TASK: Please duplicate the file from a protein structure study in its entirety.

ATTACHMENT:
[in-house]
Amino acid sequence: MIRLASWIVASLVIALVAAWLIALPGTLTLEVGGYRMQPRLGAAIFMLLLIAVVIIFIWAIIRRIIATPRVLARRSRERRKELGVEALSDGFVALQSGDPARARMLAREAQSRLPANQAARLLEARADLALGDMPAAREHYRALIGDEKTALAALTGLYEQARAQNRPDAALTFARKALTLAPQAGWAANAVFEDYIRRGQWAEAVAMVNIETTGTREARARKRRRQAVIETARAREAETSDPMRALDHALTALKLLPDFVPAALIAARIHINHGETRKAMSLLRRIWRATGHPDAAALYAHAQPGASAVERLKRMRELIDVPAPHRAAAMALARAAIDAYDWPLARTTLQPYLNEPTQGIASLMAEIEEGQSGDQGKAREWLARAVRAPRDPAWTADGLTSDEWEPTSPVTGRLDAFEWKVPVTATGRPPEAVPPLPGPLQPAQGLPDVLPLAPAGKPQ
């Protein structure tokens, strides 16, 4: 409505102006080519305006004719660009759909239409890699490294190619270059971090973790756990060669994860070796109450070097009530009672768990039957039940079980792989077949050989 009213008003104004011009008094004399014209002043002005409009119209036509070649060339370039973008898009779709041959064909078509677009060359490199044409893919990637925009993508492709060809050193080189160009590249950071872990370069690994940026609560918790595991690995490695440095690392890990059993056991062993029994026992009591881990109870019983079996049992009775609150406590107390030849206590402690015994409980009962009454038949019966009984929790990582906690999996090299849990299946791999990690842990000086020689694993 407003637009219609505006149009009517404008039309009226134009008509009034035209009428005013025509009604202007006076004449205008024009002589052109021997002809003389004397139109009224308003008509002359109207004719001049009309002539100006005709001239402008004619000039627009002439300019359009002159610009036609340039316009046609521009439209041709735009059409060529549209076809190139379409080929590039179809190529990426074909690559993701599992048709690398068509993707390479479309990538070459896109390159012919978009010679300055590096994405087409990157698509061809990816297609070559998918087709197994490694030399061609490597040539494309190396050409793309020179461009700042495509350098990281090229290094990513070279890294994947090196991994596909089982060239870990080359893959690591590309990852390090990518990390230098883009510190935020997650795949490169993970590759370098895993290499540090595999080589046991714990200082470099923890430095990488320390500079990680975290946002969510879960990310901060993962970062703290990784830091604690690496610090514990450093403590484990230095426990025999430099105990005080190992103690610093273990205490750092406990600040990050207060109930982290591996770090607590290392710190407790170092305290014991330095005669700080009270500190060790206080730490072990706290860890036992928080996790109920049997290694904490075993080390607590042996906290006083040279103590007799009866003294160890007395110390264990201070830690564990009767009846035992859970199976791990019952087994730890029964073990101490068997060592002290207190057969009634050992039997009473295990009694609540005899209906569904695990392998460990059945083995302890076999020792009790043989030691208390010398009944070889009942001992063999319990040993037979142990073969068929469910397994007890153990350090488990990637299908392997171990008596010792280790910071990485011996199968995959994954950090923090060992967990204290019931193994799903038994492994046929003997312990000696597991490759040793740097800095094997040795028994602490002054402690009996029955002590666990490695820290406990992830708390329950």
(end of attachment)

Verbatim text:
[in-house]
Amino acid sequence: MIRLASWIVASLVIALVAAWLIALPGTLTLEVGGYRMQPRLGAAIFMLLLIAVVIIFIWAIIRRIIATPRVLARRSRERRKELGVEALSDGFVALQSGDPARARMLAREAQSRLPANQAARLLEARADLALGDMPAAREHYRALIGDEKTALAALTGLYEQARAQNRPDAALTFARKALTLAPQAGWAANAVFEDYIRRGQWAEAVAMVNIETTGTREARARKRRRQAVIETARAREAETSDPMRALDHALTALKLLPDFVPAALIAARIHINHGETRKAMSLLRRIWRATGHPDAAALYAHAQPGASAVERLKRMRELIDVPAPHRAAAMALARAAIDAYDWPLARTTLQPYLNEPTQGIASLMAEIEEGQSGDQGKAREWLARAVRAPRDPAWTADGLTSDEWEPTSPVTGRLDAFEWKVPVTATGRPPEAVPPLPGPLQPAQGLPDVLPLAPAGKPQ
């Protein structure tokens, strides 16, 4: 409505102006080519305006004719660009759909239409890699490294190619270059971090973790756990060669994860070796109450070097009530009672768990039957039940079980792989077949050989 009213008003104004011009008094004399014209002043002005409009119209036509070649060339370039973008898009779709041959064909078509677009060359490199044409893919990637925009993508492709060809050193080189160009590249950071872990370069690994940026609560918790595991690995490695440095690392890990059993056991062993029994026992009591881990109870019983079996049992009775609150406590107390030849206590402690015994409980009962009454038949019966009984929790990582906690999996090299849990299946791999990690842990000086020689694993 407003637009219609505006149009009517404008039309009226134009008509009034035209009428005013025509009604202007006076004449205008024009002589052109021997002809003389004397139109009224308003008509002359109207004719001049009309002539100006005709001239402008004619000039627009002439300019359009002159610009036609340039316009046609521009439209041709735009059409060529549209076809190139379409080929590039179809190529990426074909690559993701599992048709690398068509993707390479479309990538070459896109390159012919978009010679300055590096994405087409990157698509061809990816297609070559998918087709197994490694030399061609490597040539494309190396050409793309020179461009700042495509350098990281090229290094990513070279890294994947090196991994596909089982060239870990080359893959690591590309990852390090990518990390230098883009510190935020997650795949490169993970590759370098895993290499540090595999080589046991714990200082470099923890430095990488320390500079990680975290946002969510879960990310901060993962970062703290990784830091604690690496610090514990450093403590484990230095426990025999430099105990005080190992103690610093273990205490750092406990600040990050207060109930982290591996770090607590290392710190407790170092305290014991330095005669700080009270500190060790206080730490072990706290860890036992928080996790109920049997290694904490075993080390607590042996906290006083040279103590007799009866003294160890007395110390264990201070830690564990009767009846035992859970199976791990019952087994730890029964073990101490068997060592002290207190057969009634050992039997009473295990009694609540005899209906569904695990392998460990059945083995302890076999020792009790043989030691208390010398009944070889009942001992063999319990040993037979142990073969068929469910397994007890153990350090488990990637299908392997171990008596010792280790910071990485011996199968995959994954950090923090060992967990204290019931193994799903038994492994046929003997312990000696597991490759040793740097800095094997040795028994602490002054402690009996029955002590666990490695820290406990992830708390329950």